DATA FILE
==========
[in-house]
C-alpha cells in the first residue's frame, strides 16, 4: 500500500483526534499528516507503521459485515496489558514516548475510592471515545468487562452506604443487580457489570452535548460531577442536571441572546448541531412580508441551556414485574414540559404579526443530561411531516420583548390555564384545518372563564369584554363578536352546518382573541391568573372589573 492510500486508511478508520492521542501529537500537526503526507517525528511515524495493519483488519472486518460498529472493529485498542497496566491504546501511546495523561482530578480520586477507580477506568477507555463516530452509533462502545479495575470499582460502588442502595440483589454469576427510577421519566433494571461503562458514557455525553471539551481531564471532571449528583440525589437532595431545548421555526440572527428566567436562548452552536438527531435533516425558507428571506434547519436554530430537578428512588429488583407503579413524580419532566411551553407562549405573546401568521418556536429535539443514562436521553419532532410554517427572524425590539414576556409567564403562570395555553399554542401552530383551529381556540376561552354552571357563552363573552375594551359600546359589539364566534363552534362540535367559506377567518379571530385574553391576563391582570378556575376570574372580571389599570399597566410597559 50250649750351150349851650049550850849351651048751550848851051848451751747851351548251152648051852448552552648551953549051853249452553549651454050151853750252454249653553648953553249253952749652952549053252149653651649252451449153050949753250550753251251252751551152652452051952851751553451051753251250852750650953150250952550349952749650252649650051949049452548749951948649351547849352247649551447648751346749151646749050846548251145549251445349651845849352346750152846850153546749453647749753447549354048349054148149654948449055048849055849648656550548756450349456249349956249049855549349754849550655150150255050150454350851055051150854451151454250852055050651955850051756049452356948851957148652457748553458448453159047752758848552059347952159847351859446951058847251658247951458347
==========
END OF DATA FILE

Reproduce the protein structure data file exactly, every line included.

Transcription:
[in-house]
C-alpha cells in the first residue's frame, strides 16, 4: 500500500483526534499528516507503521459485515496489558514516548475510592471515545468487562452506604443487580457489570452535548460531577442536571441572546448541531412580508441551556414485574414540559404579526443530561411531516420583548390555564384545518372563564369584554363578536352546518382573541391568573372589573 492510500486508511478508520492521542501529537500537526503526507517525528511515524495493519483488519472486518460498529472493529485498542497496566491504546501511546495523561482530578480520586477507580477506568477507555463516530452509533462502545479495575470499582460502588442502595440483589454469576427510577421519566433494571461503562458514557455525553471539551481531564471532571449528583440525589437532595431545548421555526440572527428566567436562548452552536438527531435533516425558507428571506434547519436554530430537578428512588429488583407503579413524580419532566411551553407562549405573546401568521418556536429535539443514562436521553419532532410554517427572524425590539414576556409567564403562570395555553399554542401552530383551529381556540376561552354552571357563552363573552375594551359600546359589539364566534363552534362540535367559506377567518379571530385574553391576563391582570378556575376570574372580571389599570399597566410597559 50250649750351150349851650049550850849351651048751550848851051848451751747851351548251152648051852448552552648551953549051853249452553549651454050151853750252454249653553648953553249253952749652952549053252149653651649252451449153050949753250550753251251252751551152652452051952851751553451051753251250852750650953150250952550349952749650252649650051949049452548749951948649351547849352247649551447648751346749151646749050846548251145549251445349651845849352346750152846850153546749453647749753447549354048349054148149654948449055048849055849648656550548756450349456249349956249049855549349754849550655150150255050150454350851055051150854451151454250852055050651955850051756049452356948851957148652457748553458448453159047752758848552059347952159847351859446951058847251658247951458347